ST. PETERSBURG, RUSSIA – After a disappointing early end to their 2015-16 NHL season, seven members of the Vancouver Canucks got the call from their respective national teams to play for their countries at this year’s World Championship.
As the tournament’s preliminary round approaches its midpoint, here’s a rundown of how the three Canucks players in St. Petersburg and four Vancouver players in Moscow have fared.
TEAM CANADA (3-0-0-0): Chris Tanev, Ben Hutton
Playing for Team Canada for the first time in his hockey career, Chris Tanev has been assumed a leadership role on a young defense corps.
At age 26, Tanev is the only Canadian blueliner who didn’t come into the NHL out of the 2012 draft class. Tanev was undrafted, of course, and joined the Canucks organization as a free agent in 2010-11.
Playing in St. Petersburg on Canada’s top pairing with Morgan Rielly, Tanev has collected one assist in the team’s first three games, and is a plus-two.
Coach Bill Peters has quickly learned what we know about Tanev’s cucumber-cool disposition. “He has been very stable and steady in all regards, very intelligent,” Peters said after Tanev was named Canada’s player of the game in the team’s 7-1 win over Hungary. “You can see the young guys leaning on him.
“I think he’s been a stabilizing force for us and someone that we might be able to use in even more situations than we have up to this point in the tournament. So just his overall well-rounded game and his ability to slow things down and have a calm presence about him. That’s very important, obviously, for a young team, as you go through the tournament there’s going to be some trials and tribulations.”
Ben Hutton is also wearing the maple leaf for the first time at the national level. His only previous international experience was with Team Canada East in the 2011 World Junior A Challenge.
Like five of his fellow blueliners on Team Canada, Hutton came into the NHL through the 2012 draft, but the others were all first-rounders—Ryan Murray (second), Morgan Rielly (fifth), Matt Dumba (seventh), Cody Ceci (15th) and Michael Matheson (23rd). Hutton was selected in the fifth round, 147th overall, and joined the Canucks after three seasons at the University of Maine.
“It’s been great,” said Hutton of his World Championship experience so far. “It’s been a lot of fun and obviously we’ve been having some good performances, so that also helps.
“It’s a little different. The ice is a lot bigger and I haven’t played with any of these guys other than Tanev back home, but I mean we’ve had great chemistry out there. The guys have been gelling on and off the ice, which only helps us in the long run.”
Hutton has one assist in three games so far, and is a plus-three. He’s being used as a seventh defenseman, averaging 7:18 per game.
TEAM USA (1-0-0-2): Thatcher Demko
On April 21, goaltending prospect Thatcher Demko signed his entry-level contract with the Vancouver Canucks. One week earlier, he was named as Team USA’s third goaltender for the World Championship, behind Keith Kinkaid of the New Jersey Devils and Mike Condon of the Montreal Canadiens.
It’s not expected that Demko will dress for any games. This experience is all about immersing himself the Team USA experience.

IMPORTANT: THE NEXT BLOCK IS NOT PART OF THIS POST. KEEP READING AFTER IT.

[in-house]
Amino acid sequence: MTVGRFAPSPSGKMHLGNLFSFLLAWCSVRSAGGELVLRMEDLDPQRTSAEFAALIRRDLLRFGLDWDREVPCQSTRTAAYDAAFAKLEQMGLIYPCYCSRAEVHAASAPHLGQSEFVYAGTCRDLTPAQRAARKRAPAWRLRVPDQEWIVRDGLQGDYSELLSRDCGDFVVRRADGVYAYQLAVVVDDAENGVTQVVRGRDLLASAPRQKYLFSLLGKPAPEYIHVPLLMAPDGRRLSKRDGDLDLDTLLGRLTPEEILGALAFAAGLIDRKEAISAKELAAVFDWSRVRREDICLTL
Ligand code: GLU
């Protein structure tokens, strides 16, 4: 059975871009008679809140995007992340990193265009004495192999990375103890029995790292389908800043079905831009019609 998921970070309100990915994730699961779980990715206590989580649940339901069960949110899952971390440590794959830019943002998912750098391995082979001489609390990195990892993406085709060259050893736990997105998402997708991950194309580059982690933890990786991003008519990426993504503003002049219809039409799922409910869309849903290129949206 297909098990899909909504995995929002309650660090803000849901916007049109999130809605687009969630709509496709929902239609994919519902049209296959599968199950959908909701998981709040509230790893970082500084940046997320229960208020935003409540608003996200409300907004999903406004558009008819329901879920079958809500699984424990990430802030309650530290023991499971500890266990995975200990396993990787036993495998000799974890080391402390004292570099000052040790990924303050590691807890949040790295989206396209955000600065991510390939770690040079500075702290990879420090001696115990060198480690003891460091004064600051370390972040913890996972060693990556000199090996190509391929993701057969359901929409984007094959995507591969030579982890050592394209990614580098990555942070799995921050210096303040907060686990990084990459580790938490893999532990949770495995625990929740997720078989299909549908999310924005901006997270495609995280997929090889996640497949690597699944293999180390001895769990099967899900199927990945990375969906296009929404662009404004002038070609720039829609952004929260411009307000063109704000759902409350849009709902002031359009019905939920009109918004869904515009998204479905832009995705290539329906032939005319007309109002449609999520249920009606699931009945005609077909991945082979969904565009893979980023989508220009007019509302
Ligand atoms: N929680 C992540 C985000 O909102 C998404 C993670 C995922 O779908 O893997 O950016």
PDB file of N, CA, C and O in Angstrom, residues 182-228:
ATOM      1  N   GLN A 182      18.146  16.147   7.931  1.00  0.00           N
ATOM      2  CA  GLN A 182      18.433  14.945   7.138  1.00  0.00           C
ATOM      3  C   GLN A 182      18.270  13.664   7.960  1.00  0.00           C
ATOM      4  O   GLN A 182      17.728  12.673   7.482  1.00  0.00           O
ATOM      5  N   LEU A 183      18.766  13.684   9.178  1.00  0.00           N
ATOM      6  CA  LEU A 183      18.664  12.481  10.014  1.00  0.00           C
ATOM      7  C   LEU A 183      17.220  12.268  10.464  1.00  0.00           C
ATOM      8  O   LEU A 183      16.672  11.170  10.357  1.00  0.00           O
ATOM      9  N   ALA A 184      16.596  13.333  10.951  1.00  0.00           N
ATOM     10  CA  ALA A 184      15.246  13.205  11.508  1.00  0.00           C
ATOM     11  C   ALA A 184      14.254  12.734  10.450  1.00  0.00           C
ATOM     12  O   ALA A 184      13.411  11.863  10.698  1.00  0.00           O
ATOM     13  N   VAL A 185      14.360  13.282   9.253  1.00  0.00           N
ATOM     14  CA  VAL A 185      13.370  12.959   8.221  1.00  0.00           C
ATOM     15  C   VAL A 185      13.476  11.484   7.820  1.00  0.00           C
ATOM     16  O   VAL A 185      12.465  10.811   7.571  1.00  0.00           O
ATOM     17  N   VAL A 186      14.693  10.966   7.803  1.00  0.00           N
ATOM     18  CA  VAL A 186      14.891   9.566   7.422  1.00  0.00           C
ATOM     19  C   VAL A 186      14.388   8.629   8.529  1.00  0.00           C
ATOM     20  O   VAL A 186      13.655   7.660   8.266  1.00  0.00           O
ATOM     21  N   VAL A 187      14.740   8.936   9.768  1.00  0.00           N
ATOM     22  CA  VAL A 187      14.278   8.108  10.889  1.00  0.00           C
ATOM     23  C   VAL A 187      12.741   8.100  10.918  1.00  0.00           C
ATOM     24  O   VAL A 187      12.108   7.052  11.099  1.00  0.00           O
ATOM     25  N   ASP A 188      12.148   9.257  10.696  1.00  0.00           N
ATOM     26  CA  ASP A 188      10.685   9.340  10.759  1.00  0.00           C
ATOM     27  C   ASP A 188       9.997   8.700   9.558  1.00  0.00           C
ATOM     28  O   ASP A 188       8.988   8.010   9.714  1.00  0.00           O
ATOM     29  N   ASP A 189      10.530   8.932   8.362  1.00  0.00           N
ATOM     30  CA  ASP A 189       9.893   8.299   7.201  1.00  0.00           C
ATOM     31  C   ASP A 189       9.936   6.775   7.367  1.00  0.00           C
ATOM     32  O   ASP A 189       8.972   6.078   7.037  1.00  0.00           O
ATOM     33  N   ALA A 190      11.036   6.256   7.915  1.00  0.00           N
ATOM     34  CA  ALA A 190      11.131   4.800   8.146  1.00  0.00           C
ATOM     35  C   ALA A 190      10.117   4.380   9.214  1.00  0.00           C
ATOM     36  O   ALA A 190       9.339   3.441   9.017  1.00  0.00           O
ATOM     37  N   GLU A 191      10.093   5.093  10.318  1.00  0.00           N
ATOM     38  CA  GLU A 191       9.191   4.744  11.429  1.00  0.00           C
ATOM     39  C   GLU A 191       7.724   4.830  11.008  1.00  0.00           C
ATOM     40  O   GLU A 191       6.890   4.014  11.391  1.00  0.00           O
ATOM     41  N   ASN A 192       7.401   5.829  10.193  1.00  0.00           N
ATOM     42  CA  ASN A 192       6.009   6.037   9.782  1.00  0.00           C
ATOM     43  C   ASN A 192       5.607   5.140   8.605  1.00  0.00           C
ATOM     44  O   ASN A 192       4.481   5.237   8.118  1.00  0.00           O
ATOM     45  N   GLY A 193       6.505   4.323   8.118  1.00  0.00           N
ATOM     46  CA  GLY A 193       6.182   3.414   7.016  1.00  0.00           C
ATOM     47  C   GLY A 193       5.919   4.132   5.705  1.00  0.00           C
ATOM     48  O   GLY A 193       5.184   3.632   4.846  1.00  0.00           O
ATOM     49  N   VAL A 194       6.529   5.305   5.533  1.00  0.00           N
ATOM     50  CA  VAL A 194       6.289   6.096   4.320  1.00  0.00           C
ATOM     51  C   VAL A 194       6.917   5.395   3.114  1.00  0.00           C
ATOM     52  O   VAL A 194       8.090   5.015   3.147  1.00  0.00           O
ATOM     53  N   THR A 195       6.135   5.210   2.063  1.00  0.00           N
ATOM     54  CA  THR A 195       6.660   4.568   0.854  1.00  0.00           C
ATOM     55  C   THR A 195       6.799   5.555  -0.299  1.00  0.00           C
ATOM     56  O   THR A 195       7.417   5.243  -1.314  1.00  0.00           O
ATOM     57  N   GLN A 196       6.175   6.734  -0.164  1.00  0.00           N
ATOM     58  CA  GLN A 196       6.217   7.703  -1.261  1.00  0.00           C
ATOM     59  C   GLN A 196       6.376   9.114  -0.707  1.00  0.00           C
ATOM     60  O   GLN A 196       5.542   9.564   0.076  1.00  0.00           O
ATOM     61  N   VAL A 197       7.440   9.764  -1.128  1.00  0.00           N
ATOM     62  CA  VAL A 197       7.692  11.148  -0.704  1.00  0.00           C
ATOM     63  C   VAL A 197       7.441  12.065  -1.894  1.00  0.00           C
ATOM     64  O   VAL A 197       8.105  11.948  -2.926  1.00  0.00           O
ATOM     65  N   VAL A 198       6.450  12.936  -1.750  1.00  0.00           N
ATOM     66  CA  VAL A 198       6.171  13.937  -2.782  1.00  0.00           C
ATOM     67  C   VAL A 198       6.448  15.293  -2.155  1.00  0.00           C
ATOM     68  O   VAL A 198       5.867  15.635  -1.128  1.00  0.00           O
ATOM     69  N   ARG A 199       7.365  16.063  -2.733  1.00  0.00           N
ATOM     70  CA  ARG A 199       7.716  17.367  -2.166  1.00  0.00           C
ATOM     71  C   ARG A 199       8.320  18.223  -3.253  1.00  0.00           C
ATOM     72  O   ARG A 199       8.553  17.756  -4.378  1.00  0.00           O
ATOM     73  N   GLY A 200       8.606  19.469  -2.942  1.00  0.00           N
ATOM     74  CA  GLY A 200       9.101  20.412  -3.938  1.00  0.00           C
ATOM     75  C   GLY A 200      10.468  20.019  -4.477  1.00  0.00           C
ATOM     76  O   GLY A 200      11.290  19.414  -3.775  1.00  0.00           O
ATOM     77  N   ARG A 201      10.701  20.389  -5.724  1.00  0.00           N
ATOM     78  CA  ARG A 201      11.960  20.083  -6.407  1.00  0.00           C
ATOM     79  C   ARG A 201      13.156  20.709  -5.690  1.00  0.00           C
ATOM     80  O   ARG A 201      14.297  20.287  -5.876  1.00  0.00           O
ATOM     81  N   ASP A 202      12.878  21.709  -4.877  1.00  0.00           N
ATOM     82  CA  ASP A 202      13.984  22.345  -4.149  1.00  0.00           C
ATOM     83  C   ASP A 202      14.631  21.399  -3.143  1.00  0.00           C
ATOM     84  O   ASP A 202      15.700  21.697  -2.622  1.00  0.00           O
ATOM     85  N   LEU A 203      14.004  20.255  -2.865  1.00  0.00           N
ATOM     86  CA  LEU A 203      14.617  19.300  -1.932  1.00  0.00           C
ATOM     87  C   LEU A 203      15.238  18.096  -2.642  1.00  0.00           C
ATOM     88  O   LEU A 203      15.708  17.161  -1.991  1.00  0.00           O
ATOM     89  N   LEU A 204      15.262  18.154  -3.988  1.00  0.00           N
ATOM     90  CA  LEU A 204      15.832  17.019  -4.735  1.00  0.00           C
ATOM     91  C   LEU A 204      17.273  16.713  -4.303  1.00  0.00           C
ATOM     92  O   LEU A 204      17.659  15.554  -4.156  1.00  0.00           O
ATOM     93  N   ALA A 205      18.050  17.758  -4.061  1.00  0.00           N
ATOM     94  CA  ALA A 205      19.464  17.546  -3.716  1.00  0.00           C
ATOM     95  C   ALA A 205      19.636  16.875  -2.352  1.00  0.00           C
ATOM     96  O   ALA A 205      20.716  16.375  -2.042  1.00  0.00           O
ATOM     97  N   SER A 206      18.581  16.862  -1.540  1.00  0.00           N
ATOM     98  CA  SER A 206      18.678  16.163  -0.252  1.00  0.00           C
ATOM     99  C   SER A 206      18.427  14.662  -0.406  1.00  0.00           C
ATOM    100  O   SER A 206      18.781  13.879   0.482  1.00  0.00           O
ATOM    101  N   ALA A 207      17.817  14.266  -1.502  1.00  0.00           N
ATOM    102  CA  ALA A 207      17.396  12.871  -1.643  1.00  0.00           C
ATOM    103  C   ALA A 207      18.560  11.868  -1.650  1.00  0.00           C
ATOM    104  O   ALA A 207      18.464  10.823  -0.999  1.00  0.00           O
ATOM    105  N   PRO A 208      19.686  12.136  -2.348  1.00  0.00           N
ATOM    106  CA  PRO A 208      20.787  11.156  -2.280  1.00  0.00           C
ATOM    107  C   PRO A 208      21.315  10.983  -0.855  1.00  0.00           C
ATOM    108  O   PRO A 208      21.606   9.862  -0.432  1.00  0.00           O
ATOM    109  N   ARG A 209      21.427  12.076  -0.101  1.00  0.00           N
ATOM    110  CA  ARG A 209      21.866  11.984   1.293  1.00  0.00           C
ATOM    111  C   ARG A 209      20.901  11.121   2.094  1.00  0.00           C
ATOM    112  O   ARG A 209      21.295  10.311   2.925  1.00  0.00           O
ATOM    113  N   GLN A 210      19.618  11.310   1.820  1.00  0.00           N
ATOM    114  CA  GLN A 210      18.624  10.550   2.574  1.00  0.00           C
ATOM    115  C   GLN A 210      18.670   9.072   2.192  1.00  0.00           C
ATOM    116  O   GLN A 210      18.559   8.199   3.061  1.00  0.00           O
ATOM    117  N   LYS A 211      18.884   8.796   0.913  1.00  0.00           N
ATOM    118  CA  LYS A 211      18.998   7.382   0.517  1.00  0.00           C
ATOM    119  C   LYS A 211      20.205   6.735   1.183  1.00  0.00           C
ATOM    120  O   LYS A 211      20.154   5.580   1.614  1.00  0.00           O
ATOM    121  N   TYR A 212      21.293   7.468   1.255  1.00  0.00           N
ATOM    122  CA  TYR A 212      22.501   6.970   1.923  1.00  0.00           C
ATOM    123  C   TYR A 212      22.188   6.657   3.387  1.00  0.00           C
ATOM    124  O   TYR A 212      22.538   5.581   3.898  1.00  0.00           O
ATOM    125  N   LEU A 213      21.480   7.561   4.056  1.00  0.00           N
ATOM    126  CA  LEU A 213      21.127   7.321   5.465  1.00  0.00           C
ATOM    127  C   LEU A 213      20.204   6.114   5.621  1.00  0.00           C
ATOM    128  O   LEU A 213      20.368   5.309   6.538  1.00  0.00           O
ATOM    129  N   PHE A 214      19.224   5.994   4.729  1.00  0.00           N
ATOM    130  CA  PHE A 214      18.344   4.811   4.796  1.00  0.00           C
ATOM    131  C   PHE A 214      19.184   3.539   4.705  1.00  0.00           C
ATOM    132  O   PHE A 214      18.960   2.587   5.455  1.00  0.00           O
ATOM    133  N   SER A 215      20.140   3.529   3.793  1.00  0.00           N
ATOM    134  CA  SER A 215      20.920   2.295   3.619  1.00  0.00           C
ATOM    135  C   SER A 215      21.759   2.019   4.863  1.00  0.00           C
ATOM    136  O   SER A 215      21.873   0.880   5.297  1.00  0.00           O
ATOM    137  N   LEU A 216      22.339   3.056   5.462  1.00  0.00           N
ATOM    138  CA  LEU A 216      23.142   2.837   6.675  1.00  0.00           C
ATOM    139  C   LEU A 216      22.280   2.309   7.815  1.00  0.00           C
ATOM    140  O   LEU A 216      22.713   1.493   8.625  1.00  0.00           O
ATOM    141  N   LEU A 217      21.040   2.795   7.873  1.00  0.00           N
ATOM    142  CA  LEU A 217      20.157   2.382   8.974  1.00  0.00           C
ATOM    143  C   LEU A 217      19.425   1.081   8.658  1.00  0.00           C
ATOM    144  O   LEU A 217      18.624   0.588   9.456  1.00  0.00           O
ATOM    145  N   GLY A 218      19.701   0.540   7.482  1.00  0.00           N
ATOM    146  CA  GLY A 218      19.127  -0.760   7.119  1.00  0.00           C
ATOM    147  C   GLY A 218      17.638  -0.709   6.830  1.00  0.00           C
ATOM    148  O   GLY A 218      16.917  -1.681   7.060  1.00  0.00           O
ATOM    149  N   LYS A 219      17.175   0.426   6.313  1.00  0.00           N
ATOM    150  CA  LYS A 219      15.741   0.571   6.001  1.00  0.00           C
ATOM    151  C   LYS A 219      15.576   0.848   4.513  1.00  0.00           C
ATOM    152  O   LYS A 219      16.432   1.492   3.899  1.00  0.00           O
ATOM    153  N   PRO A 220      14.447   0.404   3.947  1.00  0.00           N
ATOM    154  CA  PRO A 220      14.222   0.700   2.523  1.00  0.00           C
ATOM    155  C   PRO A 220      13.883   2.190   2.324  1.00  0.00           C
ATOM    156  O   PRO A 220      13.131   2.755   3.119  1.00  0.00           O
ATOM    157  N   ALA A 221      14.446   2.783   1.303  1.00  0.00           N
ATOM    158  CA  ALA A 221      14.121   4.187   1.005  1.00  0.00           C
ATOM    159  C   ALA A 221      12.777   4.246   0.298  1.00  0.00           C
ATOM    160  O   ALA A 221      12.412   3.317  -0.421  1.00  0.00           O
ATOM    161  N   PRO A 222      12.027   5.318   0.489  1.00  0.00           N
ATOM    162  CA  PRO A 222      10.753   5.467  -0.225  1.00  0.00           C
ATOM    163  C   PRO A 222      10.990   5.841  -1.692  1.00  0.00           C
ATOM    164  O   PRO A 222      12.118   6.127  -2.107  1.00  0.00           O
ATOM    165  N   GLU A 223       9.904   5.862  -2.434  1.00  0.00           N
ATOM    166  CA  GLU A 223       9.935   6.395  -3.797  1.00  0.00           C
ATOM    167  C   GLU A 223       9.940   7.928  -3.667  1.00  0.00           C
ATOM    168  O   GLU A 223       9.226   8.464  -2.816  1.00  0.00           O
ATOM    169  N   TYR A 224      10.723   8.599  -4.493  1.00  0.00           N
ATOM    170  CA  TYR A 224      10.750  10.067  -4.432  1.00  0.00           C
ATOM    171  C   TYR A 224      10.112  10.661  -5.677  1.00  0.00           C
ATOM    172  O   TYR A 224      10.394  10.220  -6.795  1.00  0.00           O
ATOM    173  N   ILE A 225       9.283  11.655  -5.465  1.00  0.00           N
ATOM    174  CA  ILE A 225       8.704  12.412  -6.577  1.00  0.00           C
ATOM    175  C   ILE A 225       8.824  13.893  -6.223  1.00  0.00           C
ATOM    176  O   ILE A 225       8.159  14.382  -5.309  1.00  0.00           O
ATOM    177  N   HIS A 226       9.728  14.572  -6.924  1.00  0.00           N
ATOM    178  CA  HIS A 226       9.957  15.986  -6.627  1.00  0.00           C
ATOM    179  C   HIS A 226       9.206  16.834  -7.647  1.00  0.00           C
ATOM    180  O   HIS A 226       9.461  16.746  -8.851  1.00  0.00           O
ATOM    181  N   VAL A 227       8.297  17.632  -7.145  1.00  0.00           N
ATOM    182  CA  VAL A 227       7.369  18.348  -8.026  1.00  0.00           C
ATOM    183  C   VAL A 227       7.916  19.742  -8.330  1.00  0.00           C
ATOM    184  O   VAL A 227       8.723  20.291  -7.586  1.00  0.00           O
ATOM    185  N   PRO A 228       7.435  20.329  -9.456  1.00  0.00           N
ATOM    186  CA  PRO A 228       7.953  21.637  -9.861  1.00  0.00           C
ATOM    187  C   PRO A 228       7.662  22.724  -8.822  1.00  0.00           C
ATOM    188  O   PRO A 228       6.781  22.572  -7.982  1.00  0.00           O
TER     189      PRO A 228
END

— Carol Schram (@pool88) May 6, 2016
Demko is also still in the midst of wrapping up his junior year at Boston College.
— College Hockey Inc. (@collegehockey) May 5, 2016
Watch this space for more on Demko in the coming days.
TEAM SWEDEN (2-1-0-1): Jacob Markstrom
The Swedes currently sit in second place in Moscow’s Group A after posting regulation wins against Denmark and Kazakhstan, an overtime win over Latvia and a loss to the Czech Republic.
Jacob Markstrom has been splitting duties in net with Viktor Fasth, and both netminders boast similar stats so far. Markstrom was outstanding in the tournament-opener against Latvia, stopping 20 of 21 shots and being named Sweden’s player of the game, but he also took the 4-2 loss to the Czechs.
TEAM SWITZERLAND (1-1-2-0): Yannick Weber
After starting the tournament with overtime losses to Kazakhstan and Norway, the Swiss have turned the tide of their tournament thanks to an overtime win over Denmark and a regulation victory over Latvia.
Yannick Weber took the overtime penalty that led to Norway’s winning goal on Sunday, but is plus-two on the team. He has contributed a goal against Denmark and also has an assist, averaging 17:51 of ice time per game.
TEAM DENMARK (1-0-1-1): Jannik Hansen
Currently in sixth place in Group A with four points, the Danes are going to have a tough time advancing to the medal round. Denmark scored a 3-0 shutout win over Norway, but lost 5-2 to the Czechs and 3-2 in overtime to the Swiss.
Jannik Hansen has been playing on Denmark’s top line with Nikolaj Ehlers of the Winnipeg Jets and Lars Eller of the Montreal Canadiens. Ehlers has scored twice and Eller has three assists, but Hansen has just one assist so far.
Denmark’s next game comes against the host Russians on Thursday.
TEAM LATVIA (0-0-2-2): Ronalds Kenins
The feisty winger, who spent most of his season in Utica and was called up for just eight games with the Canucks this year, is leading the World Championship in a statistical category—penalty minutes.
Kenins was given a match penalty and ejected from Latvia’s second game, against the Czech Republic, then was suspended for the team’s 4-0 loss to Russia after laying this late hit on Tomas Kundratek.
— TV4 Sport (@TV4Sport) May 7, 2016
Upon his return to the lineup, Kenins slotted back onto Latvia’s top line, playing with Zemgus Girgensons of the Buffalo Sabres and former Ottawa Senator Kaspars Daugavins. Kenins has scored one goal but is also a team-worst minus-five for Latvia.